In this illustrative embodiment, program RAM 208 is internal to, and integral with, CPU 206 and is used for workspace for CPU 206 during operation of smart switch 100. Further in this illustrative embodiment, program ROM 210 is electrically erasable programmable ROM (EEPROM) and contains computer instructions and data which collectively specify the behavior of CPU 206. Such computer instructions and data are sometimes collectively referred to as firmware. The behavior of CPU 206, and thus of smart switch 100, as specified by such firmware is shown as logic flow diagram 300 (FIG. 3).

Processing according to logic flow diagram 300 begins at step 302 when power is applied to smart switch 100, and thus CPU 206. In step 302, CPU 206 initializes the system. In initializing, smart switch 100 verifies that location identifier 214 matches an expected identifier.

If not, smart switch 100 detects an error stops processing. If location identifier 214 matches the expected identifier, smart switch 100 retrieves a stored state from location identifier 214 and establishes that state within smart switch 100. Such a state includes individual states of various flags described herein. The respective states of some of the flags are reflected in respective ones of LEDs 222-228, 256-262, and 238-240 such that these LEDs accurately represent the state of smart switch 100 after power is applied. Smart switch 100 also initializes modem 212 as part of initialization of smart switch 100.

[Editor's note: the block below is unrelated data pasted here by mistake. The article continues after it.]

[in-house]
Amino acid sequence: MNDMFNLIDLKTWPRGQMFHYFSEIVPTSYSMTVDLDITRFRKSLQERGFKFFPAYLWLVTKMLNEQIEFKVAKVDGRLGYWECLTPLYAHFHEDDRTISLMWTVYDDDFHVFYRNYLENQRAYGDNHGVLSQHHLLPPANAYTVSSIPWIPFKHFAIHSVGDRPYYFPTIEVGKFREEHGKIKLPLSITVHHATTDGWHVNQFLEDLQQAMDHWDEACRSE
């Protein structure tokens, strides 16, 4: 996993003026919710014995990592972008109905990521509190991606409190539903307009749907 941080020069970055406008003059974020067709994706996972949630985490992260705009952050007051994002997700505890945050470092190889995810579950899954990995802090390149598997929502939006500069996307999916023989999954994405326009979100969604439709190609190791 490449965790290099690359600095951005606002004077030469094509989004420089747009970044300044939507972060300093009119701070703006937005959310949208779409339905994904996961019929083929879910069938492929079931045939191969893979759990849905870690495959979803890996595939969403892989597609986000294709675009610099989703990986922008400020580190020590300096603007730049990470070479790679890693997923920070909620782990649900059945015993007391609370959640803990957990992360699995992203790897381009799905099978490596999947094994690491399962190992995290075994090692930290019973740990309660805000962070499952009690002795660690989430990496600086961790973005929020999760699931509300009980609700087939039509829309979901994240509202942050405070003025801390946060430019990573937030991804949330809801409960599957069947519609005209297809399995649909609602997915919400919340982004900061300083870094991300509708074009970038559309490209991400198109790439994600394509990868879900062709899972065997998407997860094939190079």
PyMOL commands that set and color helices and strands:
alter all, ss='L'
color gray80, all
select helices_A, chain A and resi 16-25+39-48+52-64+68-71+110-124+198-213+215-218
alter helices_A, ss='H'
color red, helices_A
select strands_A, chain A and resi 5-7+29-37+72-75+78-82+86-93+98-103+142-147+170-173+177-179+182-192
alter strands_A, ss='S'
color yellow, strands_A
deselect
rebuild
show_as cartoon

In step 304, CPU 206 waits a predetermined amount of time before processing continues. The delay of step 304 allows the frequency of button and pressuring sampling to be controlled. In this illustrative embodiment, the predetermined amount of time is one-half second.

In test step 306, CPU 206 determines whether service switch 242 is active, e.g., whether service key 252 is inserted in this illustrative embodiment. If so, processing transfers to step 308 in which smart switch 100 enters a service mode which is described more completely below. Conversely, if service switch 242 is inactive, e.g., if service key 252 is removed in this illustrative embodiment, processing transfers to test step 310. Smart switch 100 deems service key 252 to not be inserted once an error is recognized with respect to service key 252. Service key errors are set in step 906 which is described more completely below and the service key in error must be removed before smart switch 100 recognizes any inserted service key.